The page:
The success of the right-wing Heritage Foundation has been so effective in Washington DC with the Trump administration that its dangerous agenda is now getting peddled in Oregon. The Heritage Foundation’s work can be seen by looking at the most destructive members of President Donald Trump’s cabinet. It recommended Scott Pruitt, Betsy DeVos (whose in-laws endowed Heritage’s Richard and Helen DeVos Center for Religion and Civil Society), Mick Mulvaney, Rick Perry, Jeff Sessions and many more. Nearly 70 Heritage employees and alumni also joined the Trump administration.
And on Tuesday, September 25, a Heritage statistician, Kevin Dayaratna, will testify to the Oregon Joint Committee on Carbon Reduction about carbon regulations. Dayaratna is Heritage’s go-to naysayer on any climate-related safeguards in the country—he regularly writes and testifies before Congress and state legislators in opposition to carbon pricing and other regulations on the fossil fuel industry. Trump used a report by Dayaratna to justify pulling out of the Paris climate accord.
Dayaratna’s testimony could, unfortunately, influence Oregon’s 2019 lawmaking session in a huge way. In March, the state’s Speaker of the House and the Senate President — both of whom are Democrats — vowed to pass carbon-capping legislation during the 2019 session. They formed and co-chair the Joint Committee on Carbon Reduction and are inviting experts to teach lawmakers how to design policies to both curb destructive wildfires and storms while still supporting the Oregon economy. The committee invited Dayaratna, but it is clear he will simply wring his hands and claim carbon regulations are unnecessary and harmful. If carbon pricing legislation is truly a priority for legislative leaders, testimony from someone who will tell them not to pass carbon pricing legislation will be of little help.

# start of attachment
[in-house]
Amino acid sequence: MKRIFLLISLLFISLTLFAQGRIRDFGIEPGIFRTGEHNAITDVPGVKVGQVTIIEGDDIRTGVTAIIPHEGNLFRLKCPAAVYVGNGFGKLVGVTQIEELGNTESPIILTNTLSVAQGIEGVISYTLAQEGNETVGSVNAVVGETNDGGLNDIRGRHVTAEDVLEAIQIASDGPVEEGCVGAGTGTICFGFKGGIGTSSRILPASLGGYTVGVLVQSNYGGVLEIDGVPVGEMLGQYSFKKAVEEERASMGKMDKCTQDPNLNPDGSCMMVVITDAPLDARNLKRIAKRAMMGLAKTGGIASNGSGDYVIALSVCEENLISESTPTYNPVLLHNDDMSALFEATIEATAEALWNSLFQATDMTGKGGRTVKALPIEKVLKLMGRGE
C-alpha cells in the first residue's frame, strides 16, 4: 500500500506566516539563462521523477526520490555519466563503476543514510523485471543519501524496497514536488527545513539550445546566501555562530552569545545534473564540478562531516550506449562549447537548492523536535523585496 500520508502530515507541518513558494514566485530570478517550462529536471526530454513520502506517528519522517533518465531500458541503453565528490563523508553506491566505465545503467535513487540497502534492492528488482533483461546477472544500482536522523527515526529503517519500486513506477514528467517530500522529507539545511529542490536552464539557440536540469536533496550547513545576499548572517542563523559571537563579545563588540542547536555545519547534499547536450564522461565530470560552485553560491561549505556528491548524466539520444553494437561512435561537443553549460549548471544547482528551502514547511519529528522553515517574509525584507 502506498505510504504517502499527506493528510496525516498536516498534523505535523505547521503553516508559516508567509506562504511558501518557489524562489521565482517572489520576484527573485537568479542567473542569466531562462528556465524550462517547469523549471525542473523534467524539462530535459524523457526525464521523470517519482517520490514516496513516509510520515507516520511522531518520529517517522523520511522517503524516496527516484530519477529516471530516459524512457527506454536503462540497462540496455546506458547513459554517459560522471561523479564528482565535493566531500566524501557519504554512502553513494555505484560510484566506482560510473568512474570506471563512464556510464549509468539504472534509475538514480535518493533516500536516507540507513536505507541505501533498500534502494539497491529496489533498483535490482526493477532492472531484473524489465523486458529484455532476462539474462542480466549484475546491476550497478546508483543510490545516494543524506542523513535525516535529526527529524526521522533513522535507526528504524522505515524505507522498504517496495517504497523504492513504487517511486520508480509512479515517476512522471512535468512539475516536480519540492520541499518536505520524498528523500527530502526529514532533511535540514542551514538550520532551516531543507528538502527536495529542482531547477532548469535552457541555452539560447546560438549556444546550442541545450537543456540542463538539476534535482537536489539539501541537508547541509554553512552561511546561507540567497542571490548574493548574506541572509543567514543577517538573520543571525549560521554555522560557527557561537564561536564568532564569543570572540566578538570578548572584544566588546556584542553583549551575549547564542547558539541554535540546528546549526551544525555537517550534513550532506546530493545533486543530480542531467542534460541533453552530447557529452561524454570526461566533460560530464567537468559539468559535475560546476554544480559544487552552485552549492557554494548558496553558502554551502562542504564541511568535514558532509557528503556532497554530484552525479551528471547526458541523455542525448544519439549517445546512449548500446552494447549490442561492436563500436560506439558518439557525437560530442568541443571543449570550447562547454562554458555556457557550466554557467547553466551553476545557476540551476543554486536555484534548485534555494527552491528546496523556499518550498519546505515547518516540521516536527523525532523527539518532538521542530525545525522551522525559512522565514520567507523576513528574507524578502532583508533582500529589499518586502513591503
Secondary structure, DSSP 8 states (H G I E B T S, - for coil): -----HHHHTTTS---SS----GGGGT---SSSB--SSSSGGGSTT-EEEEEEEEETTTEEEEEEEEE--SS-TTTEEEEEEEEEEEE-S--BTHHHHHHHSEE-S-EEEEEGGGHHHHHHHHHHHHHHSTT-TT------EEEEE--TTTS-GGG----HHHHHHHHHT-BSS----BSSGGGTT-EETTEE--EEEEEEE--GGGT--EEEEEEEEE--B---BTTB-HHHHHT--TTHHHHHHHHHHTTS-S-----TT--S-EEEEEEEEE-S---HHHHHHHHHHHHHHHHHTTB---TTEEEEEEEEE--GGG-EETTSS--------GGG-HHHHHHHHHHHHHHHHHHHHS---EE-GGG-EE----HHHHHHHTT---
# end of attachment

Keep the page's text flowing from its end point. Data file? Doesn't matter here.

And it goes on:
Heritage tries to spin climate pollution as good for us
Aside from Dayaratna, Heritage has a history of employing climate deniers and obfuscators. Their strategy is to either deny that climate change is an urgent national and global problem, or they claim nothing can be meaningfully done to combat climate change that won’t harm the US economy. Heritage employee Dr. David Kreutzer worked with Heritage-backed Scott Pruitt at the Environmental Protection Agency to dismantle Obama-era climate policies. That includes the White House working group on the social cost of carbon—an estimate of the harm caused by emitting more global warming pollution into the air. Once the working group was terminated, the EPA developed a new methodology that reduced the social cost of carbon from $50 dollars a ton to just a dollar a ton.
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In a recent article titled “Unlocking Our Immense Oil And Gas Supply Can Make America Great Again,” Dayaratna praised the expansion of hydraulic fracking and called for opening up swaths of federal land for more industrial development. In another, he wrote, “In fact, under some very reasonable assumptions, the social cost of carbon can be negative, suggesting some benefits of carbon dioxide emissions.” Yes, he’s actually arguing that climate change is good for us. It’s doubtful that international scientific consensus, or millions of people suffering from rising sea levels, increased droughts and wildfires, and increased storms and hurricanes, would agree.